As Joe Abercrombie's Half the World begins, Thorn has the strength, speed, and love for fighting to be the most promising of the boys training to fight in Gettland's capital Thorlby. But there's a problem: she's not a boy. Gettland's men are happy to sing songs about legendary women fighting in battle, but when confronted with a real, live fighting woman they consider her not a hero worth celebrating but an insult to their masculinity. Thorn's answer to adversity is to get angry and fight harder, struggling through increasingly unfair tests. When she accidentally kills one of the other boys set against her, she finds herself sentenced to death for murder.
Brand is a boy about Thorn's age who thinks he wants to become a famous warrior. He's big and strong, but he doesn't like hurting people and wants to do the right thing. He speaks up on Thorn's behalf, and in retribution his training master prevents him from going to war with the rest of the men. Brand's answer to adversity is alcohol, as much of it as possible.
Both Thorn and Brand are saved, from death row and the gutter respectively, by Yarvi, the protagonist of Joe Abercrombie's earlier novel Half a King. While it told a fairly complete story about Yarvi's sudden ascension to the throne, his betrayal into slavery, and his quest for revenge, Half a King was also the first of a trilogy that continues with Half the World. Where Half a King is entirely narrated in first person by Yarvi, Half the World reduces him to an important but nevertheless supporting role and tells its story in third person from Thorn and Brand's perspectives.
The trilogy's overall plot concerns the tumultuous geopolitical situation around a body of water called the Shattered Sea. Gettland, the home nation to most of the characters, is a small Viking state that is exceptional only in the number of its enemies. Close at hand are its traditional foes, another Viking people called the Vanstermen, while to the south Gettland is menaced by a mighty confederation led by a High King. Although Gettland is nominally part of the High King's empire, it fights to control its destiny first with subterfuge and eventually in open warfare.
Initially the world of the Shattered Sea, Abercrombie's first new setting since his debut First Law trilogy, seems like a fantasy veneer across the Baltic Sea of the Viking Age. However, it is soon evident that this really is the Baltic Sea, but in a fallen future rather than the past, and that when people speak of elves whose runaway magic caused the breaking of God, they are speaking of our civilization's demise in a vaguely nuclear catastrophe. In Half a King, this just added some color to the otherwise ninth-century setting, but as Gettland's situation becomes more dire Yarvi increasingly resorts to forbidden magic in the form of "elvish artifacts." In Half the World, he and the relic hunter Skifr lead Thorn, Brand, and a small band of adventurers on an epic journey along the traditional Viking trade route to Constantinople (here called the "First of Cities") in hopes of forming an alliance with the "Empire of the South."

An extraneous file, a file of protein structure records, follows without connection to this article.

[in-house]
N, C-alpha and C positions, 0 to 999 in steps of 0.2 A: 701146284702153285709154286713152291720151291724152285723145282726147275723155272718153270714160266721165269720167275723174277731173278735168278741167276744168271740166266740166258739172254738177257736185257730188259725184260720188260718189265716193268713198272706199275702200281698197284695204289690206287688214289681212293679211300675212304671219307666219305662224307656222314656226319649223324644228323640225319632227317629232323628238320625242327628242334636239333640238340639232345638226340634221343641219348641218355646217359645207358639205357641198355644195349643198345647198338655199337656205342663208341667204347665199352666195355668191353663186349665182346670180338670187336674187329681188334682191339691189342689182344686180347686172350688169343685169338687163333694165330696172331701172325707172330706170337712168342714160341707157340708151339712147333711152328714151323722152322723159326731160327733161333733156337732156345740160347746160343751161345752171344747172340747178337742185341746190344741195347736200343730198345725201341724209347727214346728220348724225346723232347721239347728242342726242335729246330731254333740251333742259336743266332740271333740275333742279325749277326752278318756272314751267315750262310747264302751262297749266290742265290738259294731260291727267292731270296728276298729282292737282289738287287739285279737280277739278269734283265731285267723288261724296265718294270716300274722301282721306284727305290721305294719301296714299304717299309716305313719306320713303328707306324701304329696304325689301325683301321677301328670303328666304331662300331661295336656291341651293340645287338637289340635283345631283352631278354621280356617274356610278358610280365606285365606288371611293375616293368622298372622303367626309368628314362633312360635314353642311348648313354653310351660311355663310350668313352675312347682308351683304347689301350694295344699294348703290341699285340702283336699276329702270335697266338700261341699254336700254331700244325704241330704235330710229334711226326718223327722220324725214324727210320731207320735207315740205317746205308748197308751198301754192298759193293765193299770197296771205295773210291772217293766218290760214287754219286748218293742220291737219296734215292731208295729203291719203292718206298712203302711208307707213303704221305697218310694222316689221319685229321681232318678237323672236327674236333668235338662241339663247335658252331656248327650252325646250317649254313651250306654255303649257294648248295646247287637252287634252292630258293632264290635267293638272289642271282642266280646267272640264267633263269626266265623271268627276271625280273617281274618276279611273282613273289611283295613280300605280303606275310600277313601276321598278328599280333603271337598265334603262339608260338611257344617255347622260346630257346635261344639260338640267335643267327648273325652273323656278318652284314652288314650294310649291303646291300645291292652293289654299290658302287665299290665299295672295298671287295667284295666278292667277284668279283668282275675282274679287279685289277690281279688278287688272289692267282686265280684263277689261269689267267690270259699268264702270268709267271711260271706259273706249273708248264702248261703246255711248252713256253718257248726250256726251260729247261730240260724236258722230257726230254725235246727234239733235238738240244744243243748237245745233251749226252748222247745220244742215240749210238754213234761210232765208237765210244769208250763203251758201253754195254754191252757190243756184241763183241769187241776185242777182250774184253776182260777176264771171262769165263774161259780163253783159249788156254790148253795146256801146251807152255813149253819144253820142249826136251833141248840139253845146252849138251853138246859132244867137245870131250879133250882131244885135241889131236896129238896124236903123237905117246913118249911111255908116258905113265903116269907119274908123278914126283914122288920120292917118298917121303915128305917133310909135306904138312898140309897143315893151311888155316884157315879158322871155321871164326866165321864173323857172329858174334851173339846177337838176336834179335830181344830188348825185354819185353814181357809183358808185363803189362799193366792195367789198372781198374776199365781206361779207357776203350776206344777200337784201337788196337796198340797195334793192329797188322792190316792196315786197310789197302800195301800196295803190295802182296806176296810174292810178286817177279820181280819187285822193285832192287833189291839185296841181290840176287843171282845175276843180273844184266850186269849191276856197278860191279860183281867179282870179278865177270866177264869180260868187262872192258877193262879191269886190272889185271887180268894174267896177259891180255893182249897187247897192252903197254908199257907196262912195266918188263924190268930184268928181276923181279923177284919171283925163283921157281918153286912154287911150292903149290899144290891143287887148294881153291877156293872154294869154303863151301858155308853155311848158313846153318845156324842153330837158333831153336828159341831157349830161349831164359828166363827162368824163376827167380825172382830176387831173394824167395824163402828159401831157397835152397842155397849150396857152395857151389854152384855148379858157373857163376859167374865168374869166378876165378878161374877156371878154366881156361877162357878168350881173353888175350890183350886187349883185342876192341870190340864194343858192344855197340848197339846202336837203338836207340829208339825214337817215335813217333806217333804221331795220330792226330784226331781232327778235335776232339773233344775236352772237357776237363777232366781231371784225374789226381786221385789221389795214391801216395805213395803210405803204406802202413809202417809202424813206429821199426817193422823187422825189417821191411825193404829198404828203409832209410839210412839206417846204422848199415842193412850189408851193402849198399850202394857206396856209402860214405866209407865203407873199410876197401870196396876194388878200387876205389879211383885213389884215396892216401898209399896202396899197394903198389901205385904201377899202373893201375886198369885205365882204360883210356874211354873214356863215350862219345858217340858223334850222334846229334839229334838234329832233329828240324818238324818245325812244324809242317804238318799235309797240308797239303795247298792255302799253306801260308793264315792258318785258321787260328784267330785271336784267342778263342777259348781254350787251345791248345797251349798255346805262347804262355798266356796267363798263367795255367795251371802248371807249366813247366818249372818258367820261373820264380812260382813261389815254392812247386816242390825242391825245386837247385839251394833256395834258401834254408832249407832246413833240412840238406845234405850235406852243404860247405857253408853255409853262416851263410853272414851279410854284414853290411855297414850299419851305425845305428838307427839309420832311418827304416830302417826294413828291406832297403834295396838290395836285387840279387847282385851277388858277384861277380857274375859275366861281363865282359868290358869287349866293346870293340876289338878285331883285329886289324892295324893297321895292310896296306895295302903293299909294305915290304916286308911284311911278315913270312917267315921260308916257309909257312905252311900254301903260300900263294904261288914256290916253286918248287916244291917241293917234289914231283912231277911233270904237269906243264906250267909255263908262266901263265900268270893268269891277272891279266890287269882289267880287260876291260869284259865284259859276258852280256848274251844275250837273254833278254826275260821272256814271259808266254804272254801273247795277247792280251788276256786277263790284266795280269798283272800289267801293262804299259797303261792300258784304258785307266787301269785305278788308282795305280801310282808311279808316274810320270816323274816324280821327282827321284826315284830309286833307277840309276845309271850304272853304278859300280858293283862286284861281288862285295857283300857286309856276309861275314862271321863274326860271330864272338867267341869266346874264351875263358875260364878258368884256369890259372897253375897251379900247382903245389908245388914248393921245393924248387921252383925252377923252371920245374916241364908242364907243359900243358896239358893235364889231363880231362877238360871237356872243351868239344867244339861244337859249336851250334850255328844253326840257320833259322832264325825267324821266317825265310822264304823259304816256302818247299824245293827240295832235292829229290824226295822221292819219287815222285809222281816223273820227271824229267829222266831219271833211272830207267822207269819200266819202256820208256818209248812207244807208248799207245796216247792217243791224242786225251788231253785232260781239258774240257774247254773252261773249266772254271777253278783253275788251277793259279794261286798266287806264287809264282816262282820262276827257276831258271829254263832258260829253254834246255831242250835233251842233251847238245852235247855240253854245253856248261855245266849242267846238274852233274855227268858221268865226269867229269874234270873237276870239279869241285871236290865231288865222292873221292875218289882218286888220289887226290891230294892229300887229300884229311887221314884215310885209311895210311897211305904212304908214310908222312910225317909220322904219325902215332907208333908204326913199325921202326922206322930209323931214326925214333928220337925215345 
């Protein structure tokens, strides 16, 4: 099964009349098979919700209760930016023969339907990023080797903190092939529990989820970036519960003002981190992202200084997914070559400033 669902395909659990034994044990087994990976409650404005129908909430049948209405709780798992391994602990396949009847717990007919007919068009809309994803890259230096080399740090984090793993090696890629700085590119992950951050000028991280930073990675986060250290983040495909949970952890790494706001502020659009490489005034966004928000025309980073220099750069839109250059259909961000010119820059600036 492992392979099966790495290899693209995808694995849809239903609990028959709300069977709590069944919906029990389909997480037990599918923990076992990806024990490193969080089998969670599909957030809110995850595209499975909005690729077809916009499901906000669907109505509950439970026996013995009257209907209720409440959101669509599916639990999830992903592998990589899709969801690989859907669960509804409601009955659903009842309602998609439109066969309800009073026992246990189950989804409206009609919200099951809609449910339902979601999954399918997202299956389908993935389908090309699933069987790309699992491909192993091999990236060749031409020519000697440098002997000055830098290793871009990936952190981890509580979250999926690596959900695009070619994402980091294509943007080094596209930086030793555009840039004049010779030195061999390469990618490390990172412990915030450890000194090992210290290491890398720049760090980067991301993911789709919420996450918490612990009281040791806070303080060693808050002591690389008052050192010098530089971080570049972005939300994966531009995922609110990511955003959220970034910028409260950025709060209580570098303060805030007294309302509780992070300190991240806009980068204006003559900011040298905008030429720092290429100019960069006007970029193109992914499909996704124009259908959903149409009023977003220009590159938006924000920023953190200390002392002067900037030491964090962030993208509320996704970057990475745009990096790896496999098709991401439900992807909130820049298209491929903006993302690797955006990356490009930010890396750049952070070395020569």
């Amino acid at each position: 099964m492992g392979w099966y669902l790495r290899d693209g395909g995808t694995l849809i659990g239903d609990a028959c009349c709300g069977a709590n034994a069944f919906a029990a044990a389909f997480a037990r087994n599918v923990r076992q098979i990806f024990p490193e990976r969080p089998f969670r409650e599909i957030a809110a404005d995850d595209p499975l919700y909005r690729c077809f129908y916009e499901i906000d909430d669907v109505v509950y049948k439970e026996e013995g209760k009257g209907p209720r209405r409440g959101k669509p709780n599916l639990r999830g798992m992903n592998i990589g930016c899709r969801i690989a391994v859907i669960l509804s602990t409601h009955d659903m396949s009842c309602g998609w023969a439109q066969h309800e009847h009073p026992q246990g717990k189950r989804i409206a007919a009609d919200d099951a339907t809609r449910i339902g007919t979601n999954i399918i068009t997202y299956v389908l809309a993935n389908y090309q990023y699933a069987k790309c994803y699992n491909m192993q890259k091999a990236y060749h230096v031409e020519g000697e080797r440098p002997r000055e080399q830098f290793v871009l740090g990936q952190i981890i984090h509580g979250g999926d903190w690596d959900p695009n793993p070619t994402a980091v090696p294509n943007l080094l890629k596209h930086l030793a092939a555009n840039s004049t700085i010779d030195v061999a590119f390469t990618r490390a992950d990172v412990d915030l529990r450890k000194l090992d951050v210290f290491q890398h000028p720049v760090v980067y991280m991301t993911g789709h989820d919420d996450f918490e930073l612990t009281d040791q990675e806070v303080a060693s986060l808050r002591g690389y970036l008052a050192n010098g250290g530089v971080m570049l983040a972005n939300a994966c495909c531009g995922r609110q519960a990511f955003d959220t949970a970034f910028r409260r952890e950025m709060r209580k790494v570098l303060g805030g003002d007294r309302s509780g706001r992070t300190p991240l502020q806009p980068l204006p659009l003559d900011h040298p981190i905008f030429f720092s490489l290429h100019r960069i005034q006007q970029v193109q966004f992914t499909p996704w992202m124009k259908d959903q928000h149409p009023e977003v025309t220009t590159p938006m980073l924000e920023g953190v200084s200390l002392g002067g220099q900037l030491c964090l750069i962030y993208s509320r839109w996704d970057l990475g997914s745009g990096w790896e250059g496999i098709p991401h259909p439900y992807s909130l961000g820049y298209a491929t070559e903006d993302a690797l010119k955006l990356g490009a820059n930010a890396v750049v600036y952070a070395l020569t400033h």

As with Yarvi from the first novel, Thorn and Brand are relegated to supporting roles in the trilogy's concluding volume Half a War to make room for no less than three new protagonists. Skara is a princess of Throvenland, a neighbor and ally of Gettland that has just met with crushing defeat at the hands of the High King's armies. Skara escapes the devastation and goes to Thorlby in hopes of mustering a force to free her nation. Koll was the youngest member of Yarvi's expedition in Half the World, a cheerful and talented woodcarver who wants to marry Brand's sister Rin and become a minister like Yarvi, but cannot do both. And Raith is a Vansterman soldier who has for years served as sword-bearer for their king. When the king on a whim assigns Raith to serve Skara, Raith realizes he's tired of being little more than a killer and begins to want something more for himself.